Acer’s helping the planet with digital art by Andy Thomas

Acer has got a new computer: fully post-consumer recyclable plastic (PCR) integration into the laptop device.  It’s purposeful, sustainable design saves around 21% in CO2 emissions and is made to be easily repaired, upgraded and recycled.   

It’s all a part of their new effort to be more green, after they released a report, the Acer Plastic Pandemic Report – which reveals over half the adult population (55%) are unaware of the severity of the plastic pandemic that we are facing and nearly 6 in 10 (58%) people do not understand the difference between virgin plastics and recycled plastics.

The shocking reality is over 3.4 million tonnes of plastics are used in Australia every year, with less than 10% being recycled or reprocessed for re-use. The impact that plastic waste has on our environment is devastating – most ends up in landfill or our oceans, contributing to climate change, contaminating our soil, and negatively affecting our natural landscapes and wildlife. 

We spoke to digital artist Andy Thomas about some work he’s created using the new tech…

You recently collaborated with Acer on the release of their new ‘Green PC’ the Aspire Vero, tell us
more about the collaboration?

The collaboration between myself and Acer was a really great fit. I have always been interested in
nature and recreating nature with my computers and 3D software. There was a real serendipity with
this project on multiple levels which was super satisfying and fun. I had a blast creating this work
from start to finish.

What inspired the LIFECYCLES series?

The inspiration for the LIFECYCLES series came from the recognition of the harm that plastic waste is
causing to the natural environment. By highlighting several iconic Australian locations and combining
the photography with 3D generated images of plastic waste, we were able to create a beautiful yet
disturbing series of images. The animation piece was focused on the concept of life cycles – birth,
death and rebirth, where all life begins to suffer from entropy, to a point where its growth declines
and deteriorates. What is left is a reassortment of particles and elements which seed the foundation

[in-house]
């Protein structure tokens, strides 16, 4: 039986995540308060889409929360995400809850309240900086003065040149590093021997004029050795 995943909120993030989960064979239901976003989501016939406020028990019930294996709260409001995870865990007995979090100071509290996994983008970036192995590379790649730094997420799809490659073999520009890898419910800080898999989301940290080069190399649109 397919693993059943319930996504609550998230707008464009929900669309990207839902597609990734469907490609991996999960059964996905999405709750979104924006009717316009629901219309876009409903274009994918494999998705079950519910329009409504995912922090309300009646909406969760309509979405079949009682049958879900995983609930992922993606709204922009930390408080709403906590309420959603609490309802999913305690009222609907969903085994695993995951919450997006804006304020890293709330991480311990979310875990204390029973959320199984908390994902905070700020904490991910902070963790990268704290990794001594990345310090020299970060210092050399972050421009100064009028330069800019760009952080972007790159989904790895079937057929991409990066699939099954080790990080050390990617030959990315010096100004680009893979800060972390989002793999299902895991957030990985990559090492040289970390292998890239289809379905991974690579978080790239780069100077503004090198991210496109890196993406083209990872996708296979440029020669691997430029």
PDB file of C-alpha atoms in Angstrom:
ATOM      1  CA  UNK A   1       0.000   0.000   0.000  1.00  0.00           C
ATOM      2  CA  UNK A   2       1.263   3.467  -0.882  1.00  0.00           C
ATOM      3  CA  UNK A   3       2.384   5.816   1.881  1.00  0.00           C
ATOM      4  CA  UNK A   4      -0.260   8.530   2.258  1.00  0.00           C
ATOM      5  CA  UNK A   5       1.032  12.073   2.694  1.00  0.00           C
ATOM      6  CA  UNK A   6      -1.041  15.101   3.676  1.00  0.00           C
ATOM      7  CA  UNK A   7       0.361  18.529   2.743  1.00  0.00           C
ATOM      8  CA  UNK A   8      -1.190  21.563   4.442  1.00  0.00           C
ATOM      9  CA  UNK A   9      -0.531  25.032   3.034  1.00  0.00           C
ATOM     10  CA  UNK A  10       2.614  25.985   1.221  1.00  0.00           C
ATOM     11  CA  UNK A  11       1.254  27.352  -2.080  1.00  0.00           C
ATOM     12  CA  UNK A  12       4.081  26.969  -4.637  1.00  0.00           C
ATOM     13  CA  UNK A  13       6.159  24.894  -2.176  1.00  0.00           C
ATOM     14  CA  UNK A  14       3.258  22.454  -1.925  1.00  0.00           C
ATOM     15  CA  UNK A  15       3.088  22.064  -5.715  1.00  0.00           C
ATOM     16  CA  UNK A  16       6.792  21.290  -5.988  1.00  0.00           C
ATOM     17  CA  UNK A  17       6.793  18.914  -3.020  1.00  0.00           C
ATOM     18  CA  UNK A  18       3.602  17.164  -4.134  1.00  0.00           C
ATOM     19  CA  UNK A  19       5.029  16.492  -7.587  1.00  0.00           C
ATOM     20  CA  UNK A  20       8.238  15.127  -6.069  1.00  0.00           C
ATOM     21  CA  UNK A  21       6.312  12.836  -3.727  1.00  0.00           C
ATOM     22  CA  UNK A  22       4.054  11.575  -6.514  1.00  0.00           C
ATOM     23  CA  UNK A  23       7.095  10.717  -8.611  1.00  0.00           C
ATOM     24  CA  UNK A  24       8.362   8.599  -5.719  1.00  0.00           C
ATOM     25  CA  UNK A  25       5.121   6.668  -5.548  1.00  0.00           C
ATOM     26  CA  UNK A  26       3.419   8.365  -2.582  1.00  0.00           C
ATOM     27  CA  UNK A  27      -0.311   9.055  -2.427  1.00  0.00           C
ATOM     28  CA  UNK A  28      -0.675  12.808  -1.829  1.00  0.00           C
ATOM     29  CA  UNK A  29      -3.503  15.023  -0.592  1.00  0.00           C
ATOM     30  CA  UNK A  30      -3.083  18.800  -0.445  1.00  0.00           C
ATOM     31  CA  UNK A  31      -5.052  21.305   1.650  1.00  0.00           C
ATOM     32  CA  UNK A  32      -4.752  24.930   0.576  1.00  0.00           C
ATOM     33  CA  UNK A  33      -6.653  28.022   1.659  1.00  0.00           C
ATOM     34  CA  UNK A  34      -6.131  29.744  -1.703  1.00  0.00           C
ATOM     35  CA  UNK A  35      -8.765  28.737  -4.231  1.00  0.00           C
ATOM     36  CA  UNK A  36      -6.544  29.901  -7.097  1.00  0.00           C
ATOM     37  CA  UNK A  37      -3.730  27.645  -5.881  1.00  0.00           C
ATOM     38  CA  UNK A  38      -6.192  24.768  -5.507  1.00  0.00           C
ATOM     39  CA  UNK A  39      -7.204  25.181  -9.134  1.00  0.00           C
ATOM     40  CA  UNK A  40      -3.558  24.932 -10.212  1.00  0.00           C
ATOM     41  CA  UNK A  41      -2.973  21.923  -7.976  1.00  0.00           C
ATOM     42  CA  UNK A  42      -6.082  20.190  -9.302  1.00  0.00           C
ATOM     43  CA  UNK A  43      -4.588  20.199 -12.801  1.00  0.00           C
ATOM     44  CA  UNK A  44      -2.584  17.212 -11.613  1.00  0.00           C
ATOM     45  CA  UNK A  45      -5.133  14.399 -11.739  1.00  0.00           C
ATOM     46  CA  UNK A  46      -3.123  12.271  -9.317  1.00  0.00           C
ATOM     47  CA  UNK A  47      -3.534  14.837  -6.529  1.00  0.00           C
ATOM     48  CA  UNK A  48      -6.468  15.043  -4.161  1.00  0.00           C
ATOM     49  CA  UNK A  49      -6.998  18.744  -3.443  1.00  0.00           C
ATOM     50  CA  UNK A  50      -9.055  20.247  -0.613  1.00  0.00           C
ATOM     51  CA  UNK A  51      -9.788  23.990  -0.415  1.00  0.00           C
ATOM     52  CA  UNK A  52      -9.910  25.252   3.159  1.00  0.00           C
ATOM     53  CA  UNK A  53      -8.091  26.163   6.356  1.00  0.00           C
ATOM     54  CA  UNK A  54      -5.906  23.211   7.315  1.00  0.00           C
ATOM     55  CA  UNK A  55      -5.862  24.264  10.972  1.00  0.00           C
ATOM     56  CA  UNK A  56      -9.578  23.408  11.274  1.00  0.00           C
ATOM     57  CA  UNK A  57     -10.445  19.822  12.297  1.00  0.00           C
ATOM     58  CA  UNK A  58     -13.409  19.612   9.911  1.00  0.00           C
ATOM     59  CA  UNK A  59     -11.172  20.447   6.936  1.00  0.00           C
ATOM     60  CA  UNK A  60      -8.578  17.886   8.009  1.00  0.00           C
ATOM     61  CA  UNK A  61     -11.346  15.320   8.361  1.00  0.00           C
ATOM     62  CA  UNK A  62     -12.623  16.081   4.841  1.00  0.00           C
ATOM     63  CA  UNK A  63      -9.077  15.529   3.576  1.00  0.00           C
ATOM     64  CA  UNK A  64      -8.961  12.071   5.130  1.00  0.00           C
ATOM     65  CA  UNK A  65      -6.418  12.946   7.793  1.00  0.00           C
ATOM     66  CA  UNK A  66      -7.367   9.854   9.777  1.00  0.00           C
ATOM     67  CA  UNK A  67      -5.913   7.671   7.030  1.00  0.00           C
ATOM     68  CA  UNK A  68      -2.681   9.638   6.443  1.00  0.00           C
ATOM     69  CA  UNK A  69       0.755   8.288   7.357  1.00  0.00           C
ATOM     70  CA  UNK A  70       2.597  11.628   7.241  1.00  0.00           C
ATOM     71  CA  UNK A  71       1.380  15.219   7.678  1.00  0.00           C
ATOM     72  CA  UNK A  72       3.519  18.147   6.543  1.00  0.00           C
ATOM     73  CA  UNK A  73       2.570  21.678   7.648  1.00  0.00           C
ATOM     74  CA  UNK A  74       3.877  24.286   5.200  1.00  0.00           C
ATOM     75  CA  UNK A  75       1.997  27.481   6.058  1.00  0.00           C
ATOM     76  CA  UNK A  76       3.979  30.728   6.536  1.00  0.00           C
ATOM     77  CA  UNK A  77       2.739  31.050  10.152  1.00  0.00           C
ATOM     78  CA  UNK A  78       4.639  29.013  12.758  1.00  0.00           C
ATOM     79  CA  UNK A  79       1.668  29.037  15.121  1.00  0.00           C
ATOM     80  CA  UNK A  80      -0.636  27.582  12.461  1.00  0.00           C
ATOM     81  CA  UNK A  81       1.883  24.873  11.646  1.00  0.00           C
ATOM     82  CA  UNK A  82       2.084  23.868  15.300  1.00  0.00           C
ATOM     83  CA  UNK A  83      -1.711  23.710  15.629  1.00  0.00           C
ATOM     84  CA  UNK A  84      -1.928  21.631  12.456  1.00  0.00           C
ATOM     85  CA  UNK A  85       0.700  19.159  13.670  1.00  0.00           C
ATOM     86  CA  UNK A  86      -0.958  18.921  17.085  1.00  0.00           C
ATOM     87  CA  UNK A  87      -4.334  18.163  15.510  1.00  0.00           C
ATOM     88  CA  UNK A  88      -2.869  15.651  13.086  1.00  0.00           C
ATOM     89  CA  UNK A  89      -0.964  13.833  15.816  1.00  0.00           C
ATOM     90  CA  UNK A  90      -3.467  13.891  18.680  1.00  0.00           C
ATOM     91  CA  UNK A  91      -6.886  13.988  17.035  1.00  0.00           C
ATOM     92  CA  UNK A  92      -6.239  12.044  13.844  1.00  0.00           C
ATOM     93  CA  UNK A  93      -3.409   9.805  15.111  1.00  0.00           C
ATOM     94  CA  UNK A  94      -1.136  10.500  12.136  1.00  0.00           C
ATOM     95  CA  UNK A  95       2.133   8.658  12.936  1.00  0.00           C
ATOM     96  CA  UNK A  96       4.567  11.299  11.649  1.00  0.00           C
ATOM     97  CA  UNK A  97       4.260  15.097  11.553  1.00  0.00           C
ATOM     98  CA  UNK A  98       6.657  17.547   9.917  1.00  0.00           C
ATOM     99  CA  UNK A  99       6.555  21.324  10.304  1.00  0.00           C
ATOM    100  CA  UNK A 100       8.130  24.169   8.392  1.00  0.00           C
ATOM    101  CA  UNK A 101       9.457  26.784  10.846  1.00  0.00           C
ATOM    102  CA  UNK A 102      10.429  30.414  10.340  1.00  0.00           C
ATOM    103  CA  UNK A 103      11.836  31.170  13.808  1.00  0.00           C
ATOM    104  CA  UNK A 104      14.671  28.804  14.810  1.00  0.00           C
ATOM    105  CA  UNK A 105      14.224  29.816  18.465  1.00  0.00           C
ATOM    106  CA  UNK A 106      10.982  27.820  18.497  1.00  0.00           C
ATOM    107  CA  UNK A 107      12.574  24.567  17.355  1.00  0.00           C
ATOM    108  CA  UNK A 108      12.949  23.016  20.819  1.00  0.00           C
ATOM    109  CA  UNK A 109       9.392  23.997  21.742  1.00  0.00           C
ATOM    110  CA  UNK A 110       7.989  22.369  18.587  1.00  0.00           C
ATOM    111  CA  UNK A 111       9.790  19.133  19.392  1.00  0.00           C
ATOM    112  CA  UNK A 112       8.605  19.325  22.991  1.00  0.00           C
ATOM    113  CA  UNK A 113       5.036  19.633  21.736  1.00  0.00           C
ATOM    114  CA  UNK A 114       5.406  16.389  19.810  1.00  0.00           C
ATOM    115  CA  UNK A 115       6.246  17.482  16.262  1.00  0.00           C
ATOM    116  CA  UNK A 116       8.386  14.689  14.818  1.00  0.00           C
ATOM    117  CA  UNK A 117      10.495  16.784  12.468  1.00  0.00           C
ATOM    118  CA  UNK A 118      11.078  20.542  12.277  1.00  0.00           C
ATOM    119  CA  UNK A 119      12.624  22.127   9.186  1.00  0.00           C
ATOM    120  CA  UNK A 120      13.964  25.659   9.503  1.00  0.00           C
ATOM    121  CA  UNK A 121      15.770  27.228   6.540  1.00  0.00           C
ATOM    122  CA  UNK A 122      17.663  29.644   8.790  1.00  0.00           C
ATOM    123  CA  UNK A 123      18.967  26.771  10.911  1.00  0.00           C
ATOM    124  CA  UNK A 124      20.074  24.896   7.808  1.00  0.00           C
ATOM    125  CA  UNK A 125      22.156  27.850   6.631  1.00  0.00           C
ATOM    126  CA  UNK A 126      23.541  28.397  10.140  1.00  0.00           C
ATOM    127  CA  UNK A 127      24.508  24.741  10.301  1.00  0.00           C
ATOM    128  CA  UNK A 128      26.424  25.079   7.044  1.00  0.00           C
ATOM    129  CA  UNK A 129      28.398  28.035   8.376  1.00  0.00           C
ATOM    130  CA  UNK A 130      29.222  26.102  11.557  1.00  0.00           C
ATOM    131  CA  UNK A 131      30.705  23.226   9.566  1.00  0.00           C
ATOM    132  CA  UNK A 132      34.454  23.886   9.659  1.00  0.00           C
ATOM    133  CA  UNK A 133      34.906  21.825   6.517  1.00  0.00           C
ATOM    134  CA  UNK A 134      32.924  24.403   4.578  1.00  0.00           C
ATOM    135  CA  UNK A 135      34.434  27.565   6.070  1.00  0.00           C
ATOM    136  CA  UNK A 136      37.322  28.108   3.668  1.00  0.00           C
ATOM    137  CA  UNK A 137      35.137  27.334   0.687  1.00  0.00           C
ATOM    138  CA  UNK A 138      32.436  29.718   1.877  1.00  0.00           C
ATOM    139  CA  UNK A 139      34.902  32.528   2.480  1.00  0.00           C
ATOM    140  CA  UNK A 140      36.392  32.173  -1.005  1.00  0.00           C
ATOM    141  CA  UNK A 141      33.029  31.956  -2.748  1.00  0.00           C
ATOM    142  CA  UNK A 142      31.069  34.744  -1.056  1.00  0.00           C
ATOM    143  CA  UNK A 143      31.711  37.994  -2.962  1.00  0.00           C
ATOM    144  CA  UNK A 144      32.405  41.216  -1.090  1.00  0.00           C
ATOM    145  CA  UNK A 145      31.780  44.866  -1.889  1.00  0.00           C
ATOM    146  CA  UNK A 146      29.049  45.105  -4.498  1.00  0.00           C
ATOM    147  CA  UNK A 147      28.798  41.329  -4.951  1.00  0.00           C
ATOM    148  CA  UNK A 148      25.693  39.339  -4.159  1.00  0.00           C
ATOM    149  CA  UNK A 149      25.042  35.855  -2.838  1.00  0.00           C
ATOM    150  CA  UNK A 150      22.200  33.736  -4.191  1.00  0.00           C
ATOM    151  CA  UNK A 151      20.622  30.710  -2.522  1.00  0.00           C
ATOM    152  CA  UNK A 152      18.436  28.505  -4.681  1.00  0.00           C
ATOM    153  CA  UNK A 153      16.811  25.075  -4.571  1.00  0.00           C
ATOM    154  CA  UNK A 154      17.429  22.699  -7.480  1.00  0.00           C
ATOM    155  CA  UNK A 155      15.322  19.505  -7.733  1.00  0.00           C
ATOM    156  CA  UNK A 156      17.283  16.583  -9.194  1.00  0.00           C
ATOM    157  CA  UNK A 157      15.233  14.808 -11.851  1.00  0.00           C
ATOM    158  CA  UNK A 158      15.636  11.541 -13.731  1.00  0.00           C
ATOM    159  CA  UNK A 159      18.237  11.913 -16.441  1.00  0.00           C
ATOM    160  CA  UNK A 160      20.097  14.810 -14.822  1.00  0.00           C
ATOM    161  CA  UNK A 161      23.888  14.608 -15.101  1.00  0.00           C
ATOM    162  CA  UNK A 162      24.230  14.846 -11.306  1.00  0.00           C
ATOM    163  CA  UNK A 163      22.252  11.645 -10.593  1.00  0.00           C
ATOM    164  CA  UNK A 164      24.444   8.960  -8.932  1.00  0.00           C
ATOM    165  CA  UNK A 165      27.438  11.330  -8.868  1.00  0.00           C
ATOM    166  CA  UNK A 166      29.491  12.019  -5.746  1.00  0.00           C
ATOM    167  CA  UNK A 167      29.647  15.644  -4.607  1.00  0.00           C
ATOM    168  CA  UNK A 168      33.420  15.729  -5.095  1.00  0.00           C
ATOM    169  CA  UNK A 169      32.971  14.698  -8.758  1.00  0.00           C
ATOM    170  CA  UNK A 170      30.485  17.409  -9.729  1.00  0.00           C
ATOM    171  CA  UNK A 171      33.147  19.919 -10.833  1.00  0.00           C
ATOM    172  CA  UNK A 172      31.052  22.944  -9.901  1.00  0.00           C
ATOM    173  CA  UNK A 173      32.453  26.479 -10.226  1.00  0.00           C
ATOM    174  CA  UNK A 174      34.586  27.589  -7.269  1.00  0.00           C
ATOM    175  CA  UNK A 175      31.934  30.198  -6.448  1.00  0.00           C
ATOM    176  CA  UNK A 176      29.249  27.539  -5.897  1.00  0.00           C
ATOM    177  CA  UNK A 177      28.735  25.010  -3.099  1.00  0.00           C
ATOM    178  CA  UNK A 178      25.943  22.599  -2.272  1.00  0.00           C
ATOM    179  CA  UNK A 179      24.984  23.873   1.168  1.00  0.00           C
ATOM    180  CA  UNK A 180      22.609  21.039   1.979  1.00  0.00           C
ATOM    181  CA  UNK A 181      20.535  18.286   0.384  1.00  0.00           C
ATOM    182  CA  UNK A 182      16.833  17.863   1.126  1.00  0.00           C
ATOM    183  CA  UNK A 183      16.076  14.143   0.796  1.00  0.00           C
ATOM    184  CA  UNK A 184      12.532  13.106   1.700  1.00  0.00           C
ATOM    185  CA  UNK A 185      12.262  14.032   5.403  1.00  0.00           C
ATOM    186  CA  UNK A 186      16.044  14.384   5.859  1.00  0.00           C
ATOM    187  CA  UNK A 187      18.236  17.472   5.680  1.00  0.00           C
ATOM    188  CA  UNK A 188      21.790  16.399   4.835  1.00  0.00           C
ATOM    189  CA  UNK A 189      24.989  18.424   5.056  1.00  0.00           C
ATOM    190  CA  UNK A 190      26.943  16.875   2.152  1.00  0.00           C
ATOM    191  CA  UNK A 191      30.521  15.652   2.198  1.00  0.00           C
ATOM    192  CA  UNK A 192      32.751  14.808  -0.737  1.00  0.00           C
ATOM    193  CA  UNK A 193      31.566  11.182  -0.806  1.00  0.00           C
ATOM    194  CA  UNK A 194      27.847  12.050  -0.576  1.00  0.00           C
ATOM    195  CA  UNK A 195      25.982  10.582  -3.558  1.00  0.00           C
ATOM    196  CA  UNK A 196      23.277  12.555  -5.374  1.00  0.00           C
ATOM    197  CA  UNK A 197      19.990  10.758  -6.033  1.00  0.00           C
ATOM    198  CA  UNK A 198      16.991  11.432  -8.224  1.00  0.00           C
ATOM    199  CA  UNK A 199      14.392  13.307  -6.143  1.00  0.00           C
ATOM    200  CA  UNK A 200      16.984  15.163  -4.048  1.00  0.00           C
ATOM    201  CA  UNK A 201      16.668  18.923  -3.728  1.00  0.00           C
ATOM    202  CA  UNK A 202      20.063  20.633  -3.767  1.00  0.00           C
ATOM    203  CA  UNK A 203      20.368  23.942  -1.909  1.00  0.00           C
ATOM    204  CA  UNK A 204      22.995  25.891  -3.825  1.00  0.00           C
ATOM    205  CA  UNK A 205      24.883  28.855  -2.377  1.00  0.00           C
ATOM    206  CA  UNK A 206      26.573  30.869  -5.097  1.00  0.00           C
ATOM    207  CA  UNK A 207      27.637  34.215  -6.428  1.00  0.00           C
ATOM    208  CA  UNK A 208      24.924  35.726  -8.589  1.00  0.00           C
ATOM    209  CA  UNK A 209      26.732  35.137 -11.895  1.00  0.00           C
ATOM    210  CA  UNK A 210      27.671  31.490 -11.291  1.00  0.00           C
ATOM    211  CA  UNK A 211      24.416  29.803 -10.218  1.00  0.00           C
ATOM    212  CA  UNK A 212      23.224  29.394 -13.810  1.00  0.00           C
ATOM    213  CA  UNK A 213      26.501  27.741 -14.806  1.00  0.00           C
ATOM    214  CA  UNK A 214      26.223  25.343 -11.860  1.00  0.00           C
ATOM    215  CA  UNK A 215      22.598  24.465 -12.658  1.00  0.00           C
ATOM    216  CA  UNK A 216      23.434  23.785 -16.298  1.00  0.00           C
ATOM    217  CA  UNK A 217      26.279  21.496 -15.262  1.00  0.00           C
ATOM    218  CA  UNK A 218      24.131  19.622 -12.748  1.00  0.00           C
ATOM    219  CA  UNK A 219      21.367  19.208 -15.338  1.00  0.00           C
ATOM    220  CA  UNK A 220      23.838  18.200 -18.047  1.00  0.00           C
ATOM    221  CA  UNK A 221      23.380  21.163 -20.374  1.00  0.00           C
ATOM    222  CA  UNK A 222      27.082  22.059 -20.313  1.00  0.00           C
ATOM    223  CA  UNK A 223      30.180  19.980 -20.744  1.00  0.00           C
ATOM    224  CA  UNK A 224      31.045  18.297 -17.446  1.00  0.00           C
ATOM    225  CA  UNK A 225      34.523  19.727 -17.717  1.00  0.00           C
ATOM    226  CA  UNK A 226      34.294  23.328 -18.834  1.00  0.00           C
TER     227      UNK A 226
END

for new life to surface.

If there is one takeaway from the series for viewers – what would it be?

The takeaway for viewers of the series is to take plastic waste pollution seriously and to consider the
devastating effects it has on the natural environment. Moreover, I hope viewers and consumers will
think green when buying products, as every little decision each of us makes creates a difference to
the future of our beautiful planet.

How did you create the artwork and what was the process behind it?

Still image series: The photos were licensed from various photographers, I then used Photoshop and
Houdini, a 3D software, to merge images of plastic waste in a montage style.

Animation piece: The Blue Mountains was chosen for this piece. Using the iconic photo of the Three
Sisters as a backdrop, I made a 3D scene and populated it with plants and rubbish. Thereafter, I used
Houdini’s animation tools to draw the plants and twist rubbish around them, creating a scene that
transitions from bright and beautiful, to dark red and disturbing. Moreover, the music score by GMJ
was used to exaggerate the transition from birth, death, and rebirth, and to underscore the
importance of recycling plastic waste to save our environment.

What are your favourite features of the new Aspire Vero device?

I love that the Aspire Vero is made from recycled plastics, but also that it’s lightweight and easy to
carry. This element is greatly beneficial to me as I like to go out into nature and sketch out my ideas.

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